Scribbling, I gave him a glance intended to reassure. “It could be worse than that. That’s why I want the duty Surgeon to have a look. He’ll have to take a call on whether or not your father needs to be admitted tonight for further treatment. At the very least, we’ll need to treat that wound with strong antibiotics and if his sugar is raised then that will need to be tackled for the wound to heal.” Looking at the patient, I noticed the old man was staring at us. “This didn’t happen overnight. Why didn’t you bring him earlier?”
The son almost looked away. “He did mention it- but it wasn’t so bad. I mean, it was just a slight wound. It was a nail or something. I don’t know how it got like – this.” He scratched his head, looking flustered. “I didn’t think it would be so serious, that you may want to admit him. I didn’t bring anything, no clothes, no food…” He let out breath heavily and shook his head. “Damn…”
Less than an hour later, Stanley was standing at the foot of the cot where his father was stretched out. He was wearing a faded green hospital outfit and his foot was freshly bandaged. Using his smart-phone, Daryl was making a list of items he would have to bring. “The ward Sister said they will be serving you meals here, so that’s one headache less…”
His father tried to look contrite. “I’m sorry, son. You’re taking so much trouble for me. I should have been more careful…”
Daryl put away his phone. “You should have thought of that before you stepped on that damn nail.” His curt tone silenced the old man as effectively as if he had delivered a slap to his cheek. “Now I have to go home and arrange for all these things, and then come back here again. As if I didn’t have enough to do already…” He made no effort to lower his voice. “And please don’t expect me to stay here with you the full night. It’s only a damn foot, after all. If you need anything, ring the bell for the nurses. That’s what they’re here for.”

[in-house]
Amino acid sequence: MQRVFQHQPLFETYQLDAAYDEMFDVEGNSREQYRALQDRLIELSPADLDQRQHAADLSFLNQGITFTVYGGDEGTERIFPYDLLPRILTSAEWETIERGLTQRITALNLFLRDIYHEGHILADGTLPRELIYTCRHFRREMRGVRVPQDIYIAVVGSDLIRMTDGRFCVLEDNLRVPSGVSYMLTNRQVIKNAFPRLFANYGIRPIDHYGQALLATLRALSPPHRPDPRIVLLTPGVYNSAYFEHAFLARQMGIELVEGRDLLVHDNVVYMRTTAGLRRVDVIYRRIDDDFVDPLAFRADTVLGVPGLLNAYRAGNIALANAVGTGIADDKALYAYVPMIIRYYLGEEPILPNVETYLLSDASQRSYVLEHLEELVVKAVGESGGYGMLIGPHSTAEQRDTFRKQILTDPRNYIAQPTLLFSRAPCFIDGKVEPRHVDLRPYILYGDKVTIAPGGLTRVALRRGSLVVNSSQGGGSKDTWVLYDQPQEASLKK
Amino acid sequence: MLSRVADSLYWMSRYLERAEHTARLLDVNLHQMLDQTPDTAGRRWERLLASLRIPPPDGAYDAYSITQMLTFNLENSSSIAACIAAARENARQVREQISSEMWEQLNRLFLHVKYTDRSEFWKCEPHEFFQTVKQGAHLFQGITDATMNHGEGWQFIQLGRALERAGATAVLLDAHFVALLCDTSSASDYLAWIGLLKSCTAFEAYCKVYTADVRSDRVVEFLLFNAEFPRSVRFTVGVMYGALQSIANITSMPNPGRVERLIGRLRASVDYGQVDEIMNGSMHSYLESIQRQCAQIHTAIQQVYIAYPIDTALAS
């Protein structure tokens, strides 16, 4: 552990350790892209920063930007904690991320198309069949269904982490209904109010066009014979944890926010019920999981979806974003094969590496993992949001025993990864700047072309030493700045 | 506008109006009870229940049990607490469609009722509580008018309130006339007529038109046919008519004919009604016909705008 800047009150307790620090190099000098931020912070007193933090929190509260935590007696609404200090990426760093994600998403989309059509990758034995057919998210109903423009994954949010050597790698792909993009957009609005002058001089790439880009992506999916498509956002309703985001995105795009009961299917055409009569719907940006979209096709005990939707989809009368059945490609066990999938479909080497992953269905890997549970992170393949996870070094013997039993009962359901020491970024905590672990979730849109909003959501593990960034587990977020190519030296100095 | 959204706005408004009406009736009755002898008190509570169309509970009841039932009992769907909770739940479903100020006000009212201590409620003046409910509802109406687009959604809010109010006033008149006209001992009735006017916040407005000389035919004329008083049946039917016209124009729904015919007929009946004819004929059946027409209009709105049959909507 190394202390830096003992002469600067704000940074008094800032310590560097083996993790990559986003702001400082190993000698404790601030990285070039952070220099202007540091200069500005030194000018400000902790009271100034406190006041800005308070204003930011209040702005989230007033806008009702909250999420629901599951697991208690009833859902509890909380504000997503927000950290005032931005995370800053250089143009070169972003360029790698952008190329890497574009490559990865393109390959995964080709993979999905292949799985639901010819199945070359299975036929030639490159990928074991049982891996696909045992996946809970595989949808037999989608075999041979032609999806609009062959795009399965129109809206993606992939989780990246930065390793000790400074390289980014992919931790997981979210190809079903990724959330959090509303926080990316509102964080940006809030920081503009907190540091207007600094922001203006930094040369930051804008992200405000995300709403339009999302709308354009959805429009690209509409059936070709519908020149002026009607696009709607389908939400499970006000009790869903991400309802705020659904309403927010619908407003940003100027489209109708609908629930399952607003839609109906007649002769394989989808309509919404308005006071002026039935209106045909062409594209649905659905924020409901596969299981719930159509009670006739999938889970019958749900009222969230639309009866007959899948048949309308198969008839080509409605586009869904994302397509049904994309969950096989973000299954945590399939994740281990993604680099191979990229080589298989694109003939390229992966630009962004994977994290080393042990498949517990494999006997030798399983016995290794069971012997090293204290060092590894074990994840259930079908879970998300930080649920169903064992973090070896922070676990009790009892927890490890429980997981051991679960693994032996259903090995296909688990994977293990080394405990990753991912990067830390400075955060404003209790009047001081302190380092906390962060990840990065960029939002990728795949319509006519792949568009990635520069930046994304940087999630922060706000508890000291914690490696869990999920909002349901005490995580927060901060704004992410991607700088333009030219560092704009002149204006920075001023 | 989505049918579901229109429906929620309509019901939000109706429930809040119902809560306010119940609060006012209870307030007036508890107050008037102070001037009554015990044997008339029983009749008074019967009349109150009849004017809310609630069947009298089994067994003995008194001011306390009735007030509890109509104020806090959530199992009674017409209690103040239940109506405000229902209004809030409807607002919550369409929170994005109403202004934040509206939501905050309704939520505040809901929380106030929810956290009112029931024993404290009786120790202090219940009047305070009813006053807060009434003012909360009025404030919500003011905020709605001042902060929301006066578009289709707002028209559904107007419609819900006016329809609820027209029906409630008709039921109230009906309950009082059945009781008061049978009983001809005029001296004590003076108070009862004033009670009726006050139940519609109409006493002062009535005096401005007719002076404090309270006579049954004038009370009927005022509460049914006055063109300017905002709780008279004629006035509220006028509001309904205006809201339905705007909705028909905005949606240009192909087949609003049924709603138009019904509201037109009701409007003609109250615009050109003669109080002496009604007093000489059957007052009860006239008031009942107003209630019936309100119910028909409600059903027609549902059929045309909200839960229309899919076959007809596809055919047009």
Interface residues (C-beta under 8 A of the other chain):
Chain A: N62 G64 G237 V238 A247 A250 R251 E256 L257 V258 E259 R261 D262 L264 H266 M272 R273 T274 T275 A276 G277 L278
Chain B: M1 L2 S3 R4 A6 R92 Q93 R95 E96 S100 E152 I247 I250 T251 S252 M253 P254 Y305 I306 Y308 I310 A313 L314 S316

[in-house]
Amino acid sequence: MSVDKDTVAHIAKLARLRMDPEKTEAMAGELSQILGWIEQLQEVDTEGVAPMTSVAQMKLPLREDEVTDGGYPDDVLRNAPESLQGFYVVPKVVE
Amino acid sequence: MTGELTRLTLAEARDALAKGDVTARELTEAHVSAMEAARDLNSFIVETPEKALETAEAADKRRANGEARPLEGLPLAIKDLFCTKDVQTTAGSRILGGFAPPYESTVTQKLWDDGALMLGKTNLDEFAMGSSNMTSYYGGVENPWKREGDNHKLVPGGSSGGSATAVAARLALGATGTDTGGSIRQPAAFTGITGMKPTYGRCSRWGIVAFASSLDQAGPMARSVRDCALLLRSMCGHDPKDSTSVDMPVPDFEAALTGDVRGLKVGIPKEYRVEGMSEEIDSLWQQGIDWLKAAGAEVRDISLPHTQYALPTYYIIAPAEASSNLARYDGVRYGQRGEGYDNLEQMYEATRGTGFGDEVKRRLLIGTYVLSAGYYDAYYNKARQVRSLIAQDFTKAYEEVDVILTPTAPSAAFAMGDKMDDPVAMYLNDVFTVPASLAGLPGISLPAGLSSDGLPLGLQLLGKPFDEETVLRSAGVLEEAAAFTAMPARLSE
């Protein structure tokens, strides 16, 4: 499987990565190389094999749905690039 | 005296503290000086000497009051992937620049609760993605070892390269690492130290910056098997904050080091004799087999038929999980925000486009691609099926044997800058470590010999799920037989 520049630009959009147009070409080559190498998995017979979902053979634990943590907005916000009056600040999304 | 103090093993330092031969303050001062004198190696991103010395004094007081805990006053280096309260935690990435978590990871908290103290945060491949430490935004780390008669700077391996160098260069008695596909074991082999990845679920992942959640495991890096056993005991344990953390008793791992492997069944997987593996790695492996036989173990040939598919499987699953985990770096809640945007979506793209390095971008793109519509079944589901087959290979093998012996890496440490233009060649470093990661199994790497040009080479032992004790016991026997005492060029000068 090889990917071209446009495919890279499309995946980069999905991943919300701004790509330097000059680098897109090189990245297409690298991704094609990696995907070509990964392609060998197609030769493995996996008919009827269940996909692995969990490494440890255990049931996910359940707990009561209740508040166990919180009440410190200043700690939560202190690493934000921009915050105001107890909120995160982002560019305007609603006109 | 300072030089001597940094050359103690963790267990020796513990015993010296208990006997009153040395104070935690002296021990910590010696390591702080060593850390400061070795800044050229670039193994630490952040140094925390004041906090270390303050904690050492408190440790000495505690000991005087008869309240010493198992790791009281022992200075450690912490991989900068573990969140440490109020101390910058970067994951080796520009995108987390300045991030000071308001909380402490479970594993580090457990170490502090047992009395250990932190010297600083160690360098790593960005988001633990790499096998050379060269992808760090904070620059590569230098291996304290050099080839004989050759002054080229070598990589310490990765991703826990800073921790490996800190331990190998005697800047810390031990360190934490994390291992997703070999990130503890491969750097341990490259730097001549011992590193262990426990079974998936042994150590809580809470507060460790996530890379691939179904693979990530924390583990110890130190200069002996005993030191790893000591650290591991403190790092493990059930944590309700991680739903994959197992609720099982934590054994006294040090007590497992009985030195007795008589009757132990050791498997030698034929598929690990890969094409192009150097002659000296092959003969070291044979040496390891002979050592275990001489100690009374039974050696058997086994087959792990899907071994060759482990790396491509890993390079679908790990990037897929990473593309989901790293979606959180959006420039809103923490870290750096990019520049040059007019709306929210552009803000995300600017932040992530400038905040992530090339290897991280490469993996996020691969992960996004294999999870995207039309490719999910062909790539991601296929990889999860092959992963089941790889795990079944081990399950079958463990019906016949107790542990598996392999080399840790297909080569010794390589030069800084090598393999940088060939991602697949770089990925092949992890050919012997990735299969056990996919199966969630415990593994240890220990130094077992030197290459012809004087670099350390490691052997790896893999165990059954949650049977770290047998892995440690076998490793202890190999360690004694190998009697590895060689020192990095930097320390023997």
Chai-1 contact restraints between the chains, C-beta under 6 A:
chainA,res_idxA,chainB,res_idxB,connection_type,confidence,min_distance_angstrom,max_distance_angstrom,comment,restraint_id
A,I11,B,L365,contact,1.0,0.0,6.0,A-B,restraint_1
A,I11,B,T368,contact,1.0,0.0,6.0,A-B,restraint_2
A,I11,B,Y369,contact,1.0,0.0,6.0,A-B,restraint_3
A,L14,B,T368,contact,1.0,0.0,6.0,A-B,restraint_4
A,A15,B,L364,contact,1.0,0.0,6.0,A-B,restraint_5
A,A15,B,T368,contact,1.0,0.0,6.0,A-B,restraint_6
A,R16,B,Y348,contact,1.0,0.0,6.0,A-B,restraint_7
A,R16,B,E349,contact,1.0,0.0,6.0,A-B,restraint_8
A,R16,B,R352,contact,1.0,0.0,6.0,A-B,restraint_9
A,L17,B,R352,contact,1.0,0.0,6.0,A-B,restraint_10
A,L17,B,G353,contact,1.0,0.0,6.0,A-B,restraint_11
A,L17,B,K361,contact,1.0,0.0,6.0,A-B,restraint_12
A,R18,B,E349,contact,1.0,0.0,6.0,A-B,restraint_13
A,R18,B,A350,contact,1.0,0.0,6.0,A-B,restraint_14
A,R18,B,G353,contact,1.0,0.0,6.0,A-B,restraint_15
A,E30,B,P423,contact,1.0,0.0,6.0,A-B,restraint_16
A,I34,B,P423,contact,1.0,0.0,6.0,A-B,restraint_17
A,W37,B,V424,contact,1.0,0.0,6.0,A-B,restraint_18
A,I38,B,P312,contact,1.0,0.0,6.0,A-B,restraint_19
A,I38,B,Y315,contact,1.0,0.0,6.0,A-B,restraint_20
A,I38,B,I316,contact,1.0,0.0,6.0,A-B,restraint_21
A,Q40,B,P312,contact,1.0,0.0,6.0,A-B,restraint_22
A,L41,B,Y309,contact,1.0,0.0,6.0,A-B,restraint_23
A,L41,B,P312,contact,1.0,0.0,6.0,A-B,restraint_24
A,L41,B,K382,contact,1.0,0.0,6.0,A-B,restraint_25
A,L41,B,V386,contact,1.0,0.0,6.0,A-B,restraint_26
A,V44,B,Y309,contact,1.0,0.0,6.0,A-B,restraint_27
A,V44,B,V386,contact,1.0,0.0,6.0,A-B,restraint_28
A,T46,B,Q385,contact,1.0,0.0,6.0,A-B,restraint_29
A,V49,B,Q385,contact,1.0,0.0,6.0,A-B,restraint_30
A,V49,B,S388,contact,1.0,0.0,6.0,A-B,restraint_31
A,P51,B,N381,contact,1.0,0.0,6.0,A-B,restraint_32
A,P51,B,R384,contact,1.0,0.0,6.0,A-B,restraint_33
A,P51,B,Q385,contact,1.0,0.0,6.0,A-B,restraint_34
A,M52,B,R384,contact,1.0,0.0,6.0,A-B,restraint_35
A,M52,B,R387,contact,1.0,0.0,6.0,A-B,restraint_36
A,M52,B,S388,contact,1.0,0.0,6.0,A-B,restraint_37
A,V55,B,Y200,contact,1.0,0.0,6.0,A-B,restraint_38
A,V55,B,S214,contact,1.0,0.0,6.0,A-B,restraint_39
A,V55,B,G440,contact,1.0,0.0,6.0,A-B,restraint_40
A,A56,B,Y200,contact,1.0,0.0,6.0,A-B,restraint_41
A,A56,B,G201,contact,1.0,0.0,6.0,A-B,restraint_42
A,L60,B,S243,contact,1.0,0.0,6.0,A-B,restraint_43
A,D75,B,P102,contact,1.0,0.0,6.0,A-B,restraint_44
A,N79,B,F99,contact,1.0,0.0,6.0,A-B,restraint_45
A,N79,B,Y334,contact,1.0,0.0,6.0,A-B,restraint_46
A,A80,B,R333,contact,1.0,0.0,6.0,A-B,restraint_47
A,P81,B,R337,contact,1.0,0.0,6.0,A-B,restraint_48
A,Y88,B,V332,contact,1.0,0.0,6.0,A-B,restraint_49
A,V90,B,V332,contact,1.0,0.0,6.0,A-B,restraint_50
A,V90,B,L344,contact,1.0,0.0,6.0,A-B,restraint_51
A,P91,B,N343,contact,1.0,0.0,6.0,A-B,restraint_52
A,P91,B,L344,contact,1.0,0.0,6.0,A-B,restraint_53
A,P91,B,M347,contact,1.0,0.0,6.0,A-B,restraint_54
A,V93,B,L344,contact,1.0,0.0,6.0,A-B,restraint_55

Five more minutes, I thought, not daring to look at the doorway. If anyone walked through there in the next few minutes I would club him to death and hide the body in the nearest cupboard. And just then, as if Fate had been holding its breath and watching the minutes tick down, the door opened inwards, and one of the ward sisters marched in. She looked stricken. I instantly forgot my concerns, stiffening at the concern plastered all over her face. The news she brought was not good. The old man, Stanley, was missing.
“We’ve checked the whole ward, the toilets – even the female wards. He’s not there!” Her voice mirrored her worry. This was a serious matter. And this was an elderly man; if he had wandered out of the premises and out onto the roads. I shuddered at the thought.
Getting to my feet, I thought quickly. “Sister, he can’t have gone far: he can hardly walk. How long has he been gone?” She shrugged. “OK, we’ll have to search. Gather together the orderlies and attendants. I’ll need to inform the MS and keep him posted.” I was about to pick up the phone when it occurred to me: instead of searching the hospital, first check with the gate personnel. Stanley could not have walked through the gate at this late hour without escaping their notice. An elderly patient with a large foot bandage unescorted would surely have caught their attention.